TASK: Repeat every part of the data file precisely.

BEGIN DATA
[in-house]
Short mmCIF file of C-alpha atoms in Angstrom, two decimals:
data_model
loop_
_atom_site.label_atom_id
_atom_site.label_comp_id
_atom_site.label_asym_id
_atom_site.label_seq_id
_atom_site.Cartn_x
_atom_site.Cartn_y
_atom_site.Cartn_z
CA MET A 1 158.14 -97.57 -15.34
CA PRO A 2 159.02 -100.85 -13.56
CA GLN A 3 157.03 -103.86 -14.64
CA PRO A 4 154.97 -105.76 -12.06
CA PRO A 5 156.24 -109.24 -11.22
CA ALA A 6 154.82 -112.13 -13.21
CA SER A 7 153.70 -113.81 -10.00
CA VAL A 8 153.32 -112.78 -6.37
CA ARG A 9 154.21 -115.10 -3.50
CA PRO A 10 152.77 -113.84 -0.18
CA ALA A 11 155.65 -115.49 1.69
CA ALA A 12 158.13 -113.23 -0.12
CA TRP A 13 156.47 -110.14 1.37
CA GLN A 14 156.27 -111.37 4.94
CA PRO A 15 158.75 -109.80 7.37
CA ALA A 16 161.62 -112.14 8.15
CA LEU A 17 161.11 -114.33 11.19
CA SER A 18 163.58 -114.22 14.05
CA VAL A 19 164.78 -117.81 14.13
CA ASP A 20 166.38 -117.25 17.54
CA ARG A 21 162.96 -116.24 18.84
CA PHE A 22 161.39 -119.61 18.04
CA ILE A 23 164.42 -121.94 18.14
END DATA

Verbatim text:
[in-house]
Short mmCIF file of C-alpha atoms in Angstrom, two decimals:
data_model
loop_
_atom_site.label_atom_id
_atom_site.label_comp_id
_atom_site.label_asym_id
_atom_site.label_seq_id
_atom_site.Cartn_x
_atom_site.Cartn_y
_atom_site.Cartn_z
CA MET A 1 158.14 -97.57 -15.34
CA PRO A 2 159.02 -100.85 -13.56
CA GLN A 3 157.03 -103.86 -14.64
CA PRO A 4 154.97 -105.76 -12.06
CA PRO A 5 156.24 -109.24 -11.22
CA ALA A 6 154.82 -112.13 -13.21
CA SER A 7 153.70 -113.81 -10.00
CA VAL A 8 153.32 -112.78 -6.37
CA ARG A 9 154.21 -115.10 -3.50
CA PRO A 10 152.77 -113.84 -0.18
CA ALA A 11 155.65 -115.49 1.69
CA ALA A 12 158.13 -113.23 -0.12
CA TRP A 13 156.47 -110.14 1.37
CA GLN A 14 156.27 -111.37 4.94
CA PRO A 15 158.75 -109.80 7.37
CA ALA A 16 161.62 -112.14 8.15
CA LEU A 17 161.11 -114.33 11.19
CA SER A 18 163.58 -114.22 14.05
CA VAL A 19 164.78 -117.81 14.13
CA ASP A 20 166.38 -117.25 17.54
CA ARG A 21 162.96 -116.24 18.84
CA PHE A 22 161.39 -119.61 18.04
CA ILE A 23 164.42 -121.94 18.14